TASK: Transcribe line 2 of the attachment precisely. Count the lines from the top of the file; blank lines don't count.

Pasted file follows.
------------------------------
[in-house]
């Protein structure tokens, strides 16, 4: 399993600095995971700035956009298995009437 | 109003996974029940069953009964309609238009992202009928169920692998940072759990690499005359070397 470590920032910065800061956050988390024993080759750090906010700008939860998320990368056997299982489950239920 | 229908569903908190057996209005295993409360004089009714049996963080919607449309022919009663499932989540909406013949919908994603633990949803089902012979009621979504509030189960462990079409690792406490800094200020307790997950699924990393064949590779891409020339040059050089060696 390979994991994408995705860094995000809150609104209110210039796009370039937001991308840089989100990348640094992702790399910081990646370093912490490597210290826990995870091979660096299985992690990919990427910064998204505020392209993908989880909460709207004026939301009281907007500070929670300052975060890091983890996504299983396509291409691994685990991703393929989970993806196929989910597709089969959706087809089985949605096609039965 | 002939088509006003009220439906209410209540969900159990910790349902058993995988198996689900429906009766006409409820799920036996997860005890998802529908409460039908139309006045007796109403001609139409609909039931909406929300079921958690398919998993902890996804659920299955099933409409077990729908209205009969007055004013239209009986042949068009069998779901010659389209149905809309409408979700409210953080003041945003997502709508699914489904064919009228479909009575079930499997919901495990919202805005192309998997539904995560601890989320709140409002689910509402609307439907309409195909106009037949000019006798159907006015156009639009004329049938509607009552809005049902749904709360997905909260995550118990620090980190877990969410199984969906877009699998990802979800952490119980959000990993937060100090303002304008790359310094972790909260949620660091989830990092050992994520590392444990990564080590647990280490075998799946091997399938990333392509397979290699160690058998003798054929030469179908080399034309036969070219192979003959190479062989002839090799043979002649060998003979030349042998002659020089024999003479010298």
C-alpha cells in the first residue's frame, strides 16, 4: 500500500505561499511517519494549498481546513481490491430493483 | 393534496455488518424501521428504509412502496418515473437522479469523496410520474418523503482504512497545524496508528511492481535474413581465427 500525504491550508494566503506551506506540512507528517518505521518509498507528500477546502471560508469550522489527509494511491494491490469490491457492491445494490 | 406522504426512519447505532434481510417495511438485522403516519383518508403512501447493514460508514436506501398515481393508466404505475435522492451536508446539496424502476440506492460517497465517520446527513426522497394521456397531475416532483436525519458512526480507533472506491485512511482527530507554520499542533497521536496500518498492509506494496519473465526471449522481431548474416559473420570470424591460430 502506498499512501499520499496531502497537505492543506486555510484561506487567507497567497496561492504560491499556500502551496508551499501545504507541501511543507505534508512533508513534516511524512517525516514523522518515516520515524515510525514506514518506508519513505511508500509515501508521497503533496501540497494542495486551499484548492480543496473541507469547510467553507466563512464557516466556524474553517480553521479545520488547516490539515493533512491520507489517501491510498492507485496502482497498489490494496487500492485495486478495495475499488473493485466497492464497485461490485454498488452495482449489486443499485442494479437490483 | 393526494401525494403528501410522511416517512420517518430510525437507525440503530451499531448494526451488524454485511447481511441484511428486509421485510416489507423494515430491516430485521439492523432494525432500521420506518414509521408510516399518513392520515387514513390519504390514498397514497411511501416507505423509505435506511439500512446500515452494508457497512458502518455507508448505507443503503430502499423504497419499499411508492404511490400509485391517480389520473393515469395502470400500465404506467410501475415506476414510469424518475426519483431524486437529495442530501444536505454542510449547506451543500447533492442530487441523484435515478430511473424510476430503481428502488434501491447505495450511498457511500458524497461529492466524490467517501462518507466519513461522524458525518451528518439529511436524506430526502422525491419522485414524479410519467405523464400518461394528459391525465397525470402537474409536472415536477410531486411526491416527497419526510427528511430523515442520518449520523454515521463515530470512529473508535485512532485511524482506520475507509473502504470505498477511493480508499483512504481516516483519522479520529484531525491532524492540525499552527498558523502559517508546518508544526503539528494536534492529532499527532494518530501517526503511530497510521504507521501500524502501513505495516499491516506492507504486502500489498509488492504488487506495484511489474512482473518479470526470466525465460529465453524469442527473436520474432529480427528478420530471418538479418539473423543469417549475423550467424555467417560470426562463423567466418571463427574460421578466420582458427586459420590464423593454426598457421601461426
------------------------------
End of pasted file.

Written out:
């Protein structure tokens, strides 16, 4: 399993600095995971700035956009298995009437 | 109003996974029940069953009964309609238009992202009928169920692998940072759990690499005359070397 470590920032910065800061956050988390024993080759750090906010700008939860998320990368056997299982489950239920 | 229908569903908190057996209005295993409360004089009714049996963080919607449309022919009663499932989540909406013949919908994603633990949803089902012979009621979504509030189960462990079409690792406490800094200020307790997950699924990393064949590779891409020339040059050089060696 390979994991994408995705860094995000809150609104209110210039796009370039937001991308840089989100990348640094992702790399910081990646370093912490490597210290826990995870091979660096299985992690990919990427910064998204505020392209993908989880909460709207004026939301009281907007500070929670300052975060890091983890996504299983396509291409691994685990991703393929989970993806196929989910597709089969959706087809089985949605096609039965 | 002939088509006003009220439906209410209540969900159990910790349902058993995988198996689900429906009766006409409820799920036996997860005890998802529908409460039908139309006045007796109403001609139409609909039931909406929300079921958690398919998993902890996804659920299955099933409409077990729908209205009969007055004013239209009986042949068009069998779901010659389209149905809309409408979700409210953080003041945003997502709508699914489904064919009228479909009575079930499997919901495990919202805005192309998997539904995560601890989320709140409002689910509402609307439907309409195909106009037949000019006798159907006015156009639009004329049938509607009552809005049902749904709360997905909260995550118990620090980190877990969410199984969906877009699998990802979800952490119980959000990993937060100090303002304008790359310094972790909260949620660091989830990092050992994520590392444990990564080590647990280490075998799946091997399938990333392509397979290699160690058998003798054929030469179908080399034309036969070219192979003959190479062989002839090799043979002649060998003979030349042998002659020089024999003479010298």